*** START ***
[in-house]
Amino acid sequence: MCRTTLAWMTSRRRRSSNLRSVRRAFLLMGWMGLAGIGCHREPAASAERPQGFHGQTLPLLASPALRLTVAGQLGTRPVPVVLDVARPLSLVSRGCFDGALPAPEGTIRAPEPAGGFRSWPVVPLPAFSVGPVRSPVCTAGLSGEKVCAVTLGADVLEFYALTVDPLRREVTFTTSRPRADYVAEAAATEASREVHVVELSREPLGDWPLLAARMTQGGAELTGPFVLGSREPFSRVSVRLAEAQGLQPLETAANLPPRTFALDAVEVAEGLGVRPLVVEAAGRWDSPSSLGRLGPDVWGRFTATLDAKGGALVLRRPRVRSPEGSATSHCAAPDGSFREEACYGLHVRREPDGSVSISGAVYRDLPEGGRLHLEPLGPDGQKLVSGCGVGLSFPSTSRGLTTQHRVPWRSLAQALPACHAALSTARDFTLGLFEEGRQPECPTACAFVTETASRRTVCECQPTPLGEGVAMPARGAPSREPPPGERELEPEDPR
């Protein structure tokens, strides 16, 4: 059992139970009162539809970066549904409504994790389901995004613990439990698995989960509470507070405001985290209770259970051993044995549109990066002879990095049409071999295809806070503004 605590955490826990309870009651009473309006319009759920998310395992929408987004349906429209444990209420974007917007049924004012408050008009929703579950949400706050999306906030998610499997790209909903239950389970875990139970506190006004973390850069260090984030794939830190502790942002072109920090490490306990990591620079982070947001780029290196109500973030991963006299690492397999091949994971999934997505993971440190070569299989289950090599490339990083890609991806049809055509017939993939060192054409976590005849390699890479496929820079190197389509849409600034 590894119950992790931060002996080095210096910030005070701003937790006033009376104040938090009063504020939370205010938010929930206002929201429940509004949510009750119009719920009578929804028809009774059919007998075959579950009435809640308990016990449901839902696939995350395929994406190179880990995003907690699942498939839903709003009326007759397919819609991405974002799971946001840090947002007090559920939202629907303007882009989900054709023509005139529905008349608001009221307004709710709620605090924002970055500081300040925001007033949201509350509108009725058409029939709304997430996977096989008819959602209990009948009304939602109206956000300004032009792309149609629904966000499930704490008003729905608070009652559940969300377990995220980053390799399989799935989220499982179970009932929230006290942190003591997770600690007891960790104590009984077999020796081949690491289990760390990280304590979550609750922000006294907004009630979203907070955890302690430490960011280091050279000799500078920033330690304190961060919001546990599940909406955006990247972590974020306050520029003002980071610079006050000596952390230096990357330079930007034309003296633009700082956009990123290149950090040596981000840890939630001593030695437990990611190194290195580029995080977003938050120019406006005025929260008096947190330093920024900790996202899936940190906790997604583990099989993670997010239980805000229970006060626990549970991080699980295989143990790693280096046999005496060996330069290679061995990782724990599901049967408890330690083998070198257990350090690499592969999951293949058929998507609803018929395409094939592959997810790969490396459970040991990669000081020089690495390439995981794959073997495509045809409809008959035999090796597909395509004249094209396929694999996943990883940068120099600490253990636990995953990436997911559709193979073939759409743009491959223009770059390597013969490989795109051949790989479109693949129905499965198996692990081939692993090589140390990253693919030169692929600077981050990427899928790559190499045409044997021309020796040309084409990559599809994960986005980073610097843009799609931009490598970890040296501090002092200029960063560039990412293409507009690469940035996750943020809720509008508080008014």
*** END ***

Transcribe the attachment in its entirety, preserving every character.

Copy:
[in-house]
Amino acid sequence: MCRTTLAWMTSRRRRSSNLRSVRRAFLLMGWMGLAGIGCHREPAASAERPQGFHGQTLPLLASPALRLTVAGQLGTRPVPVVLDVARPLSLVSRGCFDGALPAPEGTIRAPEPAGGFRSWPVVPLPAFSVGPVRSPVCTAGLSGEKVCAVTLGADVLEFYALTVDPLRREVTFTTSRPRADYVAEAAATEASREVHVVELSREPLGDWPLLAARMTQGGAELTGPFVLGSREPFSRVSVRLAEAQGLQPLETAANLPPRTFALDAVEVAEGLGVRPLVVEAAGRWDSPSSLGRLGPDVWGRFTATLDAKGGALVLRRPRVRSPEGSATSHCAAPDGSFREEACYGLHVRREPDGSVSISGAVYRDLPEGGRLHLEPLGPDGQKLVSGCGVGLSFPSTSRGLTTQHRVPWRSLAQALPACHAALSTARDFTLGLFEEGRQPECPTACAFVTETASRRTVCECQPTPLGEGVAMPARGAPSREPPPGERELEPEDPR
């Protein structure tokens, strides 16, 4: 059992139970009162539809970066549904409504994790389901995004613990439990698995989960509470507070405001985290209770259970051993044995549109990066002879990095049409071999295809806070503004 605590955490826990309870009651009473309006319009759920998310395992929408987004349906429209444990209420974007917007049924004012408050008009929703579950949400706050999306906030998610499997790209909903239950389970875990139970506190006004973390850069260090984030794939830190502790942002072109920090490490306990990591620079982070947001780029290196109500973030991963006299690492397999091949994971999934997505993971440190070569299989289950090599490339990083890609991806049809055509017939993939060192054409976590005849390699890479496929820079190197389509849409600034 590894119950992790931060002996080095210096910030005070701003937790006033009376104040938090009063504020939370205010938010929930206002929201429940509004949510009750119009719920009578929804028809009774059919007998075959579950009435809640308990016990449901839902696939995350395929994406190179880990995003907690699942498939839903709003009326007759397919819609991405974002799971946001840090947002007090559920939202629907303007882009989900054709023509005139529905008349608001009221307004709710709620605090924002970055500081300040925001007033949201509350509108009725058409029939709304997430996977096989008819959602209990009948009304939602109206956000300004032009792309149609629904966000499930704490008003729905608070009652559940969300377990995220980053390799399989799935989220499982179970009932929230006290942190003591997770600690007891960790104590009984077999020796081949690491289990760390990280304590979550609750922000006294907004009630979203907070955890302690430490960011280091050279000799500078920033330690304190961060919001546990599940909406955006990247972590974020306050520029003002980071610079006050000596952390230096990357330079930007034309003296633009700082956009990123290149950090040596981000840890939630001593030695437990990611190194290195580029995080977003938050120019406006005025929260008096947190330093920024900790996202899936940190906790997604583990099989993670997010239980805000229970006060626990549970991080699980295989143990790693280096046999005496060996330069290679061995990782724990599901049967408890330690083998070198257990350090690499592969999951293949058929998507609803018929395409094939592959997810790969490396459970040991990669000081020089690495390439995981794959073997495509045809409809008959035999090796597909395509004249094209396929694999996943990883940068120099600490253990636990995953990436997911559709193979073939759409743009491959223009770059390597013969490989795109051949790989479109693949129905499965198996692990081939692993090589140390990253693919030169692929600077981050990427899928790559190499045409044997021309020796040309084409990559599809994960986005980073610097843009799609931009490598970890040296501090002092200029960063560039990412293409507009690469940035996750943020809720509008508080008014």